Kshama Sawant recently announced that she would forgo reelection on the Seattle City Council to instead launch a media project called Workers Strike Back. This is the wrong strategic decision for both her – and the broader Left.
On January 19th, Kshama Sawant, a socialist on the Seattle City Council, announced that she would not seek re-election. Sawant, a member of Socialist Alternative and DSA, is quite possibly the second most well-known socialist who is not a member of the Democratic Party, behind only Bernie Sanders. She has become somewhat of an iconic figure among the Left over the past decade, in part because she achieved victory as a third-party candidate and because she is unapologetic about her socialist politics. Sawant released a statement in The Stranger explaining her decision and promoting her newest venture, Workers Strike Back.
Sawant should receive her flowers for all that she has accomplished in Seattle – securing a $15 minimum wage, passing a renters’ rights bill, and imposing a tax on Amazon and other big businesses. However, her statement was a disappointment to many on the Left who have supported her for years. In her statement, Sawant takes several jabs at DSA and DSA-elected officials. She makes the claim that “since I was elected in 2013, more than two hundred self-identified ‘democratic socialist’ candidates have been elected nationally. But unfortunately, with rare exceptions, the overwhelming majority of them have abandoned their campaign promises and have failed to stand up to the political establishment.” This statement is a little odd, considering that just on the Seattle city council, DSA-member Tammy Morales has been standing with Sawant in fighting corporate interests. This statement is also a little ridiculous, as it is very unlikely that Sawant can follow every vote from the hundreds of DSA officials at the state and local level across the nation.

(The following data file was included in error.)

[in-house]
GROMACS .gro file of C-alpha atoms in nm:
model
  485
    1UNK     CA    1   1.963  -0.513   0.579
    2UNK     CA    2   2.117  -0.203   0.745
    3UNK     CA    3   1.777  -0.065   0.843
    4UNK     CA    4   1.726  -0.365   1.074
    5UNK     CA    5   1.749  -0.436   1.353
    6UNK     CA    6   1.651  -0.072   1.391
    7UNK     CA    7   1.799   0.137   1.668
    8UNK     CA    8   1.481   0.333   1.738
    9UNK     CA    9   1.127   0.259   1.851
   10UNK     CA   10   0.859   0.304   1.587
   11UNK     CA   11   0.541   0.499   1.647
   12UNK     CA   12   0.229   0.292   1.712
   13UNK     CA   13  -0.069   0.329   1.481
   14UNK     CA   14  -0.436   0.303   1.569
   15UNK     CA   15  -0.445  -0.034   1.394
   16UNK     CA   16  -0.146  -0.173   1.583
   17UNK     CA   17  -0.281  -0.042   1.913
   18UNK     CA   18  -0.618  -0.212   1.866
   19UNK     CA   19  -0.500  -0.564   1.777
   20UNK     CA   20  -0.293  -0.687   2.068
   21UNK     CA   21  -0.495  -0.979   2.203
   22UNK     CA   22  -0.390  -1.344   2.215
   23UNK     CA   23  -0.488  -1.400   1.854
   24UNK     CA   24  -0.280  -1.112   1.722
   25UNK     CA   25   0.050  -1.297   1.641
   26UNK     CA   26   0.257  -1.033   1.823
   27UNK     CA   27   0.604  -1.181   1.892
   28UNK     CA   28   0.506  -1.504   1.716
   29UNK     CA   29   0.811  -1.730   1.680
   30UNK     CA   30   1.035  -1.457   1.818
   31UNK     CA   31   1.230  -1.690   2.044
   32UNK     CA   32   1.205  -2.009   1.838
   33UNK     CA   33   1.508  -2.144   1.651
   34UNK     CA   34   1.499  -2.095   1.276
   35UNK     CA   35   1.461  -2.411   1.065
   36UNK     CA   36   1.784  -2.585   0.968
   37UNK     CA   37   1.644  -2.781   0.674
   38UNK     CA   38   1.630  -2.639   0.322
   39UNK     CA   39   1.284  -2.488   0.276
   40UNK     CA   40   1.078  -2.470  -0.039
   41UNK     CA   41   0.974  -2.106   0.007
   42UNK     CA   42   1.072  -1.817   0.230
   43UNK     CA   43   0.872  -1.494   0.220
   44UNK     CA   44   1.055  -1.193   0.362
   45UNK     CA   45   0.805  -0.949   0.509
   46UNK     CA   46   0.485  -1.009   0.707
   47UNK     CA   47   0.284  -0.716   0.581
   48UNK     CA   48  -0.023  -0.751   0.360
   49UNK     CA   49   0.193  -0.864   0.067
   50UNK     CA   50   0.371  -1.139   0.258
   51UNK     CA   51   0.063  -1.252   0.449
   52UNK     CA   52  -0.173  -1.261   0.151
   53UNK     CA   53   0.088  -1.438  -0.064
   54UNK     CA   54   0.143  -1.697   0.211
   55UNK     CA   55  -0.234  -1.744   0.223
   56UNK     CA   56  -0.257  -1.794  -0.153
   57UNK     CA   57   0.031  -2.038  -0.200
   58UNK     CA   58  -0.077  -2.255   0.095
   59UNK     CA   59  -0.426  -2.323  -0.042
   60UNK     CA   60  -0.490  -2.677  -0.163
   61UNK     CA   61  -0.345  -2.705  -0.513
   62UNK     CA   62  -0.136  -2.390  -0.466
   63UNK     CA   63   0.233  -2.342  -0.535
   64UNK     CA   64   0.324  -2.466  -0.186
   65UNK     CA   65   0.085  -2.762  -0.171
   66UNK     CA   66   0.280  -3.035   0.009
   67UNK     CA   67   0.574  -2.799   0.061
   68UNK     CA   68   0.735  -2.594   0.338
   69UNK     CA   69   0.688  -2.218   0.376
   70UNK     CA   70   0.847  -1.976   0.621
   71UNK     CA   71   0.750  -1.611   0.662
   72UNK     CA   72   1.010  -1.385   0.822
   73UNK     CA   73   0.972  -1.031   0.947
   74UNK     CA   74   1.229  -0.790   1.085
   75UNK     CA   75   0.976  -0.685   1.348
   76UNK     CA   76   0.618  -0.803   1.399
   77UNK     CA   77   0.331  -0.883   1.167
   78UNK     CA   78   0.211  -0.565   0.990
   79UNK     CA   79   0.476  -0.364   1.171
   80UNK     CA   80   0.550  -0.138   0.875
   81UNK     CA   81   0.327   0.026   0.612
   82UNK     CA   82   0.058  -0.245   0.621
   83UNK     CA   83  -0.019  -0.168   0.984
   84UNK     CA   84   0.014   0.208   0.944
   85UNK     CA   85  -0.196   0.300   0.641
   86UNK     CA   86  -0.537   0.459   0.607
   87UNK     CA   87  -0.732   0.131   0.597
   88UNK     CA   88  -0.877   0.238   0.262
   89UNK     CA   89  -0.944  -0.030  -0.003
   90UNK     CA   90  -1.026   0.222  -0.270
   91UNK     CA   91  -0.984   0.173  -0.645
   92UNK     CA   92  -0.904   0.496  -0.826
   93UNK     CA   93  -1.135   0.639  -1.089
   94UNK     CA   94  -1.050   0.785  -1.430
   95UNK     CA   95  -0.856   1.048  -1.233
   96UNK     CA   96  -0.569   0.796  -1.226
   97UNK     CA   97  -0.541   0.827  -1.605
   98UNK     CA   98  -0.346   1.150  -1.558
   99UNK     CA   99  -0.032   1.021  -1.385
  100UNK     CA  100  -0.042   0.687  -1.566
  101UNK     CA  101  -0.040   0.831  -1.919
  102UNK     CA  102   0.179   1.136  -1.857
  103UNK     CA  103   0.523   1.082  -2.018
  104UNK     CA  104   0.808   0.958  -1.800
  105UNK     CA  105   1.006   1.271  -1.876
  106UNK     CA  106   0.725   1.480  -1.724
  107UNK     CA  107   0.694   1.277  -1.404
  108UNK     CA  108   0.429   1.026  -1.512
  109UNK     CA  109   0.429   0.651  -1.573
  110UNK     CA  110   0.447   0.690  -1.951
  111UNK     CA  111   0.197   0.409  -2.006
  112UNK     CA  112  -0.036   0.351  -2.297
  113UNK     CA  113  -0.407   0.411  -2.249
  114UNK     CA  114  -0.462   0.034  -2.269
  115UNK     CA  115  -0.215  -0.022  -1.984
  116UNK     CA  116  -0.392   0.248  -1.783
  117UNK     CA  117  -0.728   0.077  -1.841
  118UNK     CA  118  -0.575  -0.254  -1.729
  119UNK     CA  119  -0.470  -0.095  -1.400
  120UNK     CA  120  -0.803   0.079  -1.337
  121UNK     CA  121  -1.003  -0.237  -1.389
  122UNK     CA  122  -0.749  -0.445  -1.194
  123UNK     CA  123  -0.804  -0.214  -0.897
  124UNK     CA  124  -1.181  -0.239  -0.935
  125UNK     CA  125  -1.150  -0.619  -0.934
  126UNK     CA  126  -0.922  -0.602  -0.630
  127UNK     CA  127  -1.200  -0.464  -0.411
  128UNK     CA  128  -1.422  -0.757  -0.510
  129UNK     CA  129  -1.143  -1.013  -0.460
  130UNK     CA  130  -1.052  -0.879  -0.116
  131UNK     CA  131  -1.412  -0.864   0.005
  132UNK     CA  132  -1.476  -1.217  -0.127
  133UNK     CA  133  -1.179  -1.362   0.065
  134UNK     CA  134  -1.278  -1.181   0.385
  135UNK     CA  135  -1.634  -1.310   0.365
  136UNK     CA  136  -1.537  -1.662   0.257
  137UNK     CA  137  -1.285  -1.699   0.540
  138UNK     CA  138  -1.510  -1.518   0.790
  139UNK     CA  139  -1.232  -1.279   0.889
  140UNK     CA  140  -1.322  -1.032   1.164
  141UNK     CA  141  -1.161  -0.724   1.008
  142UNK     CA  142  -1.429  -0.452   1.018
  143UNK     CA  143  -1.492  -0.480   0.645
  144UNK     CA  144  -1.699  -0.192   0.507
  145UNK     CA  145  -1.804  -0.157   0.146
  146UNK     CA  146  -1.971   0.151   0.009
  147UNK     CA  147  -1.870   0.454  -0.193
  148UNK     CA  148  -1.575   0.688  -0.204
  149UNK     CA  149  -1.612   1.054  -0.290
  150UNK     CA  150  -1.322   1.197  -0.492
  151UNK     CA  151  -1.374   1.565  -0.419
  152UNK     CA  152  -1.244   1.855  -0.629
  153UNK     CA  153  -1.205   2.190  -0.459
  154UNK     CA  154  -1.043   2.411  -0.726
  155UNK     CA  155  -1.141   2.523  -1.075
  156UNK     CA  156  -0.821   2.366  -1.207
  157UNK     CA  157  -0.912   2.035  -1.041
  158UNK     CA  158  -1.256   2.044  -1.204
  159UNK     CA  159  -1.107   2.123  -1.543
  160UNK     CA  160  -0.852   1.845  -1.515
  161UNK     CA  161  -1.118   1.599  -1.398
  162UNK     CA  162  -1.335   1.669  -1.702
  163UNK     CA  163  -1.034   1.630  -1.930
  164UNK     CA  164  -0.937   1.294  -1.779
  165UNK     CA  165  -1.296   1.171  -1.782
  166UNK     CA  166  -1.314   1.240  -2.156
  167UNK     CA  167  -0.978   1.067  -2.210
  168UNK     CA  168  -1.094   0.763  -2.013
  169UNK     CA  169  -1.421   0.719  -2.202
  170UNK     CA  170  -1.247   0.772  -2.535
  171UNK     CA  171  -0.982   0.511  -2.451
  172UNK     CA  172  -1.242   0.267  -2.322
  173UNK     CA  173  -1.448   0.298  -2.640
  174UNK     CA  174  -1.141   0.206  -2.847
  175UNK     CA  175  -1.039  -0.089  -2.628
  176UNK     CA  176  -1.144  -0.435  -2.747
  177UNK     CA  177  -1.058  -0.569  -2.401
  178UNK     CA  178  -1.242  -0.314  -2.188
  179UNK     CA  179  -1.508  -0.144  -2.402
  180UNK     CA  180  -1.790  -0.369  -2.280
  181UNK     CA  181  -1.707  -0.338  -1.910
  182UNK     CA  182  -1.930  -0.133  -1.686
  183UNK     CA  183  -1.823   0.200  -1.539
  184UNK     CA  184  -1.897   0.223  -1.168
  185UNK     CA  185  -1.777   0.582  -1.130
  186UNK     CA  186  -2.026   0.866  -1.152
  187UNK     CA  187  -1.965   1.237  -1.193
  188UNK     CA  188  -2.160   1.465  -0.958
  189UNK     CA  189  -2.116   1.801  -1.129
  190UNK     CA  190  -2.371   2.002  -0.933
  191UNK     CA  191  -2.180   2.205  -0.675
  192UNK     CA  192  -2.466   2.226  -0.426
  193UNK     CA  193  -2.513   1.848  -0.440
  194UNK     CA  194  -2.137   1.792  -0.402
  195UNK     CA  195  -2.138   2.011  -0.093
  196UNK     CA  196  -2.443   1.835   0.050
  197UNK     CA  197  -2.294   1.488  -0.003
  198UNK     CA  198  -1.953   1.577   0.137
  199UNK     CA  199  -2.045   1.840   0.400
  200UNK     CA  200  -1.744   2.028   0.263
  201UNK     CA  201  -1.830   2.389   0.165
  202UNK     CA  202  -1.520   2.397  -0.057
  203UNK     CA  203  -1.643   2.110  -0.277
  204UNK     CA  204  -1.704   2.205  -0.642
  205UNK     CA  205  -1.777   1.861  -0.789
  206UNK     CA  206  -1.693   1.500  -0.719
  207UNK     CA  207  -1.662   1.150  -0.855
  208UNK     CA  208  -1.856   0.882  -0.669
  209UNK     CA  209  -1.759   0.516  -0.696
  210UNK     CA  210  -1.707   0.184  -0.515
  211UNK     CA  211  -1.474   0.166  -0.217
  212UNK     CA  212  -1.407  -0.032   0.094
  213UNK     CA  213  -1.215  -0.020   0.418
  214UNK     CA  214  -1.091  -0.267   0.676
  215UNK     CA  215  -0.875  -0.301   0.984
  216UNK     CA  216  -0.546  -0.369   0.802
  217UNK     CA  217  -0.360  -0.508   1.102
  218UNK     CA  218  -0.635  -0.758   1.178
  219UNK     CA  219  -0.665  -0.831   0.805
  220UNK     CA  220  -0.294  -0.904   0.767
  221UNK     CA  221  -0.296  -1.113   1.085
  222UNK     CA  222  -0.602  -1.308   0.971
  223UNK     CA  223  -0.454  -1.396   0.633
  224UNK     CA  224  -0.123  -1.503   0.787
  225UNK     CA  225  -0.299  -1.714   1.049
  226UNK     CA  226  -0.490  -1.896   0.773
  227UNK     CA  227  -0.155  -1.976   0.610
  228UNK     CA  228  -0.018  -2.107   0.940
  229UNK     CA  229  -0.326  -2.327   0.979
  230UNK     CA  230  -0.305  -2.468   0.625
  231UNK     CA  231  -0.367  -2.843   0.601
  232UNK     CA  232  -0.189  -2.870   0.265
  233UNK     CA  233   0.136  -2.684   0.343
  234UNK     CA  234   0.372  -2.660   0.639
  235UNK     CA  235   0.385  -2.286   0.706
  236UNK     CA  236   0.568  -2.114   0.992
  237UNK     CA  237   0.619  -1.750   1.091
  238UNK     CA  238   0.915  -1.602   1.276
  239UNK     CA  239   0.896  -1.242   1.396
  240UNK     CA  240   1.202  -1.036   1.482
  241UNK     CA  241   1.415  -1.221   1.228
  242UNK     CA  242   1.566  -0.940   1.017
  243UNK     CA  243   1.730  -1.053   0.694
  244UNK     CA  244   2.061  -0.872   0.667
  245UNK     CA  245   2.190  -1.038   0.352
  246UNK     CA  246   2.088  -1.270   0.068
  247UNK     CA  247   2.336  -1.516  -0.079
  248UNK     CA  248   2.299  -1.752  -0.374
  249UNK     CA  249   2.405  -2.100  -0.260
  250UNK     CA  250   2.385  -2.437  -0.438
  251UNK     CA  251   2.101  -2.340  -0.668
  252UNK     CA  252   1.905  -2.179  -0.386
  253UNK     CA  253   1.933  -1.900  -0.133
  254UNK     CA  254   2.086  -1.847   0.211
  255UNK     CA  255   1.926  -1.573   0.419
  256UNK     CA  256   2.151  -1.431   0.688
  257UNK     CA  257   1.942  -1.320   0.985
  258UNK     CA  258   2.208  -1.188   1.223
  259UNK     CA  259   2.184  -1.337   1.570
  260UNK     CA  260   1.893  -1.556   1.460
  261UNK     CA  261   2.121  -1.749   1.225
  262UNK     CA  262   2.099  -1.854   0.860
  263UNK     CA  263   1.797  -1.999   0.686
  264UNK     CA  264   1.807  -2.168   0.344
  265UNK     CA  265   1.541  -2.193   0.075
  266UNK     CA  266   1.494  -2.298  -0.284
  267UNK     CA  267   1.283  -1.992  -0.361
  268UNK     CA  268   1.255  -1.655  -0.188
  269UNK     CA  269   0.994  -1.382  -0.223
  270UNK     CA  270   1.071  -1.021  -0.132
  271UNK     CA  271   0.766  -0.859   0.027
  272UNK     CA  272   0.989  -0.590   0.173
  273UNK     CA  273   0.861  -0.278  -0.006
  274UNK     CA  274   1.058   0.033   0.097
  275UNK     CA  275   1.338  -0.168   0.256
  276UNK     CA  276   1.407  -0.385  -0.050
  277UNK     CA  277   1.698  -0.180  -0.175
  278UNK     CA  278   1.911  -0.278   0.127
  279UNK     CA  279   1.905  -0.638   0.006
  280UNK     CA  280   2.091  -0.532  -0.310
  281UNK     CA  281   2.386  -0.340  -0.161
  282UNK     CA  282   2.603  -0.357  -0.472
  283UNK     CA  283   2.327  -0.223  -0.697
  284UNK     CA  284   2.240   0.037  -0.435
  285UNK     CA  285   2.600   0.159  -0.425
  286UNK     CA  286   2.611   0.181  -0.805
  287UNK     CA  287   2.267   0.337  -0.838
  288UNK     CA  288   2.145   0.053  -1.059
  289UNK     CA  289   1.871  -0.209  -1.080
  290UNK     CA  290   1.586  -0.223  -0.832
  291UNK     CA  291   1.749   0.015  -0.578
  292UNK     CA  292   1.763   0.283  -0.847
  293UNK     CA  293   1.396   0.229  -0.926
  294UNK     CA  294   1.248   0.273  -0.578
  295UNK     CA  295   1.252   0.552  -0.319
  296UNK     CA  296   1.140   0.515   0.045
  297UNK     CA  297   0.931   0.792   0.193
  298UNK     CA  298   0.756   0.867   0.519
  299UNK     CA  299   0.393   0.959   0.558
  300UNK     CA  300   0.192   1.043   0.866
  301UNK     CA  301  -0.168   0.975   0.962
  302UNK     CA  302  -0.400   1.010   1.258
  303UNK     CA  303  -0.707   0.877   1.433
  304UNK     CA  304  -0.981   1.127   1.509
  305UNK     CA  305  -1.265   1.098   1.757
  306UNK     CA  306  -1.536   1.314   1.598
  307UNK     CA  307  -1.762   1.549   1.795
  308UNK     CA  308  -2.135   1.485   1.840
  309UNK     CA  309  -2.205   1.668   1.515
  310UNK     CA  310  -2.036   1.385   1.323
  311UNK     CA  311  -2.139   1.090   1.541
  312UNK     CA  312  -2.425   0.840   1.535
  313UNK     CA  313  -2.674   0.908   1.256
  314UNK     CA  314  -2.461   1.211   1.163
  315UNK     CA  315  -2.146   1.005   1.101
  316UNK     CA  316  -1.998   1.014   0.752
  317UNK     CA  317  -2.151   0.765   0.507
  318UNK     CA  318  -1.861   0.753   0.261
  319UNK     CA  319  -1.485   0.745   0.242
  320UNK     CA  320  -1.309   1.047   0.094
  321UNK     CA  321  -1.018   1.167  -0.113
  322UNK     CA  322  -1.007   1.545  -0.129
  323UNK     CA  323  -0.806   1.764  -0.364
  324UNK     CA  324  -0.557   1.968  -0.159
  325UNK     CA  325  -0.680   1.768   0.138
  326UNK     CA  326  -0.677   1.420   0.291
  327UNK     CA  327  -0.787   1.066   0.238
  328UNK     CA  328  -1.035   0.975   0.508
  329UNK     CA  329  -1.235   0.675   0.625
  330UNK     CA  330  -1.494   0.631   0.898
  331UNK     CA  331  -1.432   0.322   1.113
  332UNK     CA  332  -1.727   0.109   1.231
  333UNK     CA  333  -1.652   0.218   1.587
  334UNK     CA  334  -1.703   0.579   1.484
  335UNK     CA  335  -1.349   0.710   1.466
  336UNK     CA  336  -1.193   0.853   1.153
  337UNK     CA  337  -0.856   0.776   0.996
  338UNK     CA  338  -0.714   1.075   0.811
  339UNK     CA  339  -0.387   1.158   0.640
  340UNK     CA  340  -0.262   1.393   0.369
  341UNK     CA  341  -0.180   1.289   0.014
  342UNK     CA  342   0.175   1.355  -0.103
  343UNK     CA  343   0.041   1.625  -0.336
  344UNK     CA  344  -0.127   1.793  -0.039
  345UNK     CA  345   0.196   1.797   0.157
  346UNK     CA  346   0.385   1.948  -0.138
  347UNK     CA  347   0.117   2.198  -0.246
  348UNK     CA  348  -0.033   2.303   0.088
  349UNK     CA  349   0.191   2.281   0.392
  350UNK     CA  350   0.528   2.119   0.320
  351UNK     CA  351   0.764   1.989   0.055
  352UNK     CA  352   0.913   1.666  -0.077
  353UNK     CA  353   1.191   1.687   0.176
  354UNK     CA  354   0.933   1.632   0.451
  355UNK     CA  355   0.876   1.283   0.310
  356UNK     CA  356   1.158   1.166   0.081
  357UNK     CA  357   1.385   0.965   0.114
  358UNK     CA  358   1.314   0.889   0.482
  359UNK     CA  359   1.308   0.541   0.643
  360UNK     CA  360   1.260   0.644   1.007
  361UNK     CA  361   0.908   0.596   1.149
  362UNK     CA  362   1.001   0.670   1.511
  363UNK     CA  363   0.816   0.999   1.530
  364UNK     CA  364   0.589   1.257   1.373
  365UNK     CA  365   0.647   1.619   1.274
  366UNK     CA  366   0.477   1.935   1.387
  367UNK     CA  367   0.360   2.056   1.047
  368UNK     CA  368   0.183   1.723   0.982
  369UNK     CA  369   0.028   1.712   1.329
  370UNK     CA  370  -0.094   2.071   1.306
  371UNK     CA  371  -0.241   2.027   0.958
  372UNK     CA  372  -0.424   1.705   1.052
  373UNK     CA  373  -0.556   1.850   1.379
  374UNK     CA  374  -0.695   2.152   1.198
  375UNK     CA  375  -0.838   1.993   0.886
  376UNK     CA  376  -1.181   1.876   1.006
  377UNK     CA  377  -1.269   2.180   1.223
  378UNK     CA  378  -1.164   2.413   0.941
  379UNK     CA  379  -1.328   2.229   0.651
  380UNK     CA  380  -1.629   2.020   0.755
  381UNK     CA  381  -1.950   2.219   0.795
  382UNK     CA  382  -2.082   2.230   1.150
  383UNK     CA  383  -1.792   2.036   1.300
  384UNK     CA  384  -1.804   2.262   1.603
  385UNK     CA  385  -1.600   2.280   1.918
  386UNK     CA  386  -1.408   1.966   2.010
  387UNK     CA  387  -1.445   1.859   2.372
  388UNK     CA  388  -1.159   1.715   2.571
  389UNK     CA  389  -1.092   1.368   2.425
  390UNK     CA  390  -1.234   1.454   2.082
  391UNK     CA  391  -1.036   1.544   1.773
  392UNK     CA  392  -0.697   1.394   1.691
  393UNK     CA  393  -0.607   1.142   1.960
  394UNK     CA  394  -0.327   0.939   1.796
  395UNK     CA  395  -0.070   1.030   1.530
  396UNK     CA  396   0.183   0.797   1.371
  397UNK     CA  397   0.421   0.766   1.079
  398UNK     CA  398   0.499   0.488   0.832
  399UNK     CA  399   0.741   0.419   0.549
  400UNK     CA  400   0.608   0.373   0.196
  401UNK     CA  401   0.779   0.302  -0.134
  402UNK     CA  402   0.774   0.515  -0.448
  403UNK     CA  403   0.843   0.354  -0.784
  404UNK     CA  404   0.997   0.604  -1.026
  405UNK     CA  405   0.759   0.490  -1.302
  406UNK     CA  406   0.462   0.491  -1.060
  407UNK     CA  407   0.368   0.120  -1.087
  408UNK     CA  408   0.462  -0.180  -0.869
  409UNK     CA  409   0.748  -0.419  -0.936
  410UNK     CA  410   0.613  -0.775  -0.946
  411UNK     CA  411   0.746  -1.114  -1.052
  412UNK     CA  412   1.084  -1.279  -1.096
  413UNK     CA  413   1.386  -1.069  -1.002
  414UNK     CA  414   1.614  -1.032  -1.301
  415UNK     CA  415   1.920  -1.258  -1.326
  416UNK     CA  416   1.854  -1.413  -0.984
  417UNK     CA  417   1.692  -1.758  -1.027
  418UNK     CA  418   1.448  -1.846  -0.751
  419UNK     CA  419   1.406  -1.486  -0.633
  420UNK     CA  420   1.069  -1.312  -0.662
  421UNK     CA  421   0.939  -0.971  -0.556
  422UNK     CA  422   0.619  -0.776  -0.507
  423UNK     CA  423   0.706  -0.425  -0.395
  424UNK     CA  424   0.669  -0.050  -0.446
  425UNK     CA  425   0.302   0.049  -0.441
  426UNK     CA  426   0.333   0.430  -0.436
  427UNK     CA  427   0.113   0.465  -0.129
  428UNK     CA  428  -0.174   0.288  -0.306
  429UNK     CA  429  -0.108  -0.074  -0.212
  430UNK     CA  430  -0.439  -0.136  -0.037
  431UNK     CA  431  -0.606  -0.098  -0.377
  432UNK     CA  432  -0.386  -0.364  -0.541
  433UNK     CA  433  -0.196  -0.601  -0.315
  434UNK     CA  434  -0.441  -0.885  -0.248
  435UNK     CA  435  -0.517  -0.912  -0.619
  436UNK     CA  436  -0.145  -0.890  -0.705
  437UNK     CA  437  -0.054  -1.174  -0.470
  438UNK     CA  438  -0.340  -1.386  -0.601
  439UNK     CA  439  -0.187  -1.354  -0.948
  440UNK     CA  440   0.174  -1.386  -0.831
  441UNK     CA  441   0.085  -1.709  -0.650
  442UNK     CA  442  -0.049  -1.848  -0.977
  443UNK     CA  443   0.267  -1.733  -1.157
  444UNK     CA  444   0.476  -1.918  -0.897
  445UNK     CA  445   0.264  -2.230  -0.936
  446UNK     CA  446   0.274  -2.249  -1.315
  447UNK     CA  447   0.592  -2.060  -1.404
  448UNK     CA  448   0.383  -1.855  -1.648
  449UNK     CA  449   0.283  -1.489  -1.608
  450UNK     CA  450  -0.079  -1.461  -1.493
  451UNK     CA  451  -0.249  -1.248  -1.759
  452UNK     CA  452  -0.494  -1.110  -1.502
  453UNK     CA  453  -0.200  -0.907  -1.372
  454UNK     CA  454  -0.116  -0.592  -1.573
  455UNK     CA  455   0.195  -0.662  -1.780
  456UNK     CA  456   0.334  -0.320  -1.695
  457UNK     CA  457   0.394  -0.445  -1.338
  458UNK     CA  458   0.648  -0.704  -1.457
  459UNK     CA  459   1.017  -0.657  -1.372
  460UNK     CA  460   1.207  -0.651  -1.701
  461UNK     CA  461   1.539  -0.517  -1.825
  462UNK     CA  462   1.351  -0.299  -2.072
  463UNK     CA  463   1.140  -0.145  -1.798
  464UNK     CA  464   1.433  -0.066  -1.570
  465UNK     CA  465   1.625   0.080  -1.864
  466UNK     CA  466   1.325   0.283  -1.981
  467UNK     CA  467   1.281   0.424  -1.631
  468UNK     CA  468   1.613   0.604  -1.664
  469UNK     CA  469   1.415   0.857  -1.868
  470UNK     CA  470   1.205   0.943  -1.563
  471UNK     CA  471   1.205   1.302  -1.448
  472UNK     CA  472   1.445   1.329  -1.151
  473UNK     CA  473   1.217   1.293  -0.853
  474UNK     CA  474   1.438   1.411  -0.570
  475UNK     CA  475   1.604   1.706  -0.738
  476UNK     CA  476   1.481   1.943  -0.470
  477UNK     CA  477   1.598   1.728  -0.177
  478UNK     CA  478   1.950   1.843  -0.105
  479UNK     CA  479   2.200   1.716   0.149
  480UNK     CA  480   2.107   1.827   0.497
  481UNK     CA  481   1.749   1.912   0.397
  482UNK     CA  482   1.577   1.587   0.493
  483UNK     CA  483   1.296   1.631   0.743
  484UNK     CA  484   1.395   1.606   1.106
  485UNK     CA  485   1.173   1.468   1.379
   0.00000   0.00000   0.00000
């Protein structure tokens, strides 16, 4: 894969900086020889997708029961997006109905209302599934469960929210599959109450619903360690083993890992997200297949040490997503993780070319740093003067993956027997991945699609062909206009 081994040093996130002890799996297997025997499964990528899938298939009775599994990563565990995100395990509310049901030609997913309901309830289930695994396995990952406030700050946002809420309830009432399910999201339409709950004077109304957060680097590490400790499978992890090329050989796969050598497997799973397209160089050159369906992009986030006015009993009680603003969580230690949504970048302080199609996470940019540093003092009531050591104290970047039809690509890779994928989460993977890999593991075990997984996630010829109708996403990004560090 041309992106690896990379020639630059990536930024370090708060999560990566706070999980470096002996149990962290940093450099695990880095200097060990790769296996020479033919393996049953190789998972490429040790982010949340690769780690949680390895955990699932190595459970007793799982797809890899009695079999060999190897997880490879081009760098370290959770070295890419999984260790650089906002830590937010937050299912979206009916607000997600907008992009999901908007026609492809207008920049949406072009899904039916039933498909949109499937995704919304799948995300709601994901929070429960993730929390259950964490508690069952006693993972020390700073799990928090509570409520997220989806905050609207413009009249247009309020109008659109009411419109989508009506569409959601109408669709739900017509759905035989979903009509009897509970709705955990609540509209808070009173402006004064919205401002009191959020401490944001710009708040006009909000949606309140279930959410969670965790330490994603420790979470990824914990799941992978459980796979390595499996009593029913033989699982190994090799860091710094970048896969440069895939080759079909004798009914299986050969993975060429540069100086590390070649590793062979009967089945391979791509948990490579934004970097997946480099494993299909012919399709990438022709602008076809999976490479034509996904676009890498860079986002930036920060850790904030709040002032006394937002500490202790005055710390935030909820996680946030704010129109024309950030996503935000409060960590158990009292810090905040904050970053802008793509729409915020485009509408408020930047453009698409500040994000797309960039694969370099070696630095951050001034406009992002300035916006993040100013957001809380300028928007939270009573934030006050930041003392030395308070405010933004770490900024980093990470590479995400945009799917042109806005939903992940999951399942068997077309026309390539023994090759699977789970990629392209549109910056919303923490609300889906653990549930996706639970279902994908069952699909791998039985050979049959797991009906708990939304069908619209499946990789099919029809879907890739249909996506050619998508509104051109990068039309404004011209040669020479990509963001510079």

Sawant’s main target seems to be members of Congress like DSA-member Alexandria Ocasio-Cortez and Pramila Jayapal, and her main gripe appears to be that they participated in a “historic and shameful betrayal of railroad workers.” She makes the claim that the Squad’s decision to vote in favor of the resolution to impose the contract on rail workers that did not include sick leave gave an opening to the Republican party to pretend that they are the party of workers. How you might ask? Because “five Republican Senators” voted against imposing the contract that the railroad workers did support.
Sawant’s claims about the railroad strike are part misleading and part flat-out false. There were two separate bills in the House of Representatives, one that included sick leave, and one that did not. Every single Democrat, not just the DSA members or progressives, voted for both of these bills. Then in the Senate, Bernie Sanders offered an amendment to the Senate bill to include paid sick leave. In the Senate, six Republicans (not five) supported this amendment, along with every single Democrat except for Joe Manchin. After this amendment failed to reach the 60 vote threshold, Bernie Sanders, along with four Democrats and ten Republicans (again, not five) voted against imposing the unagreed to deal on the railroad workers.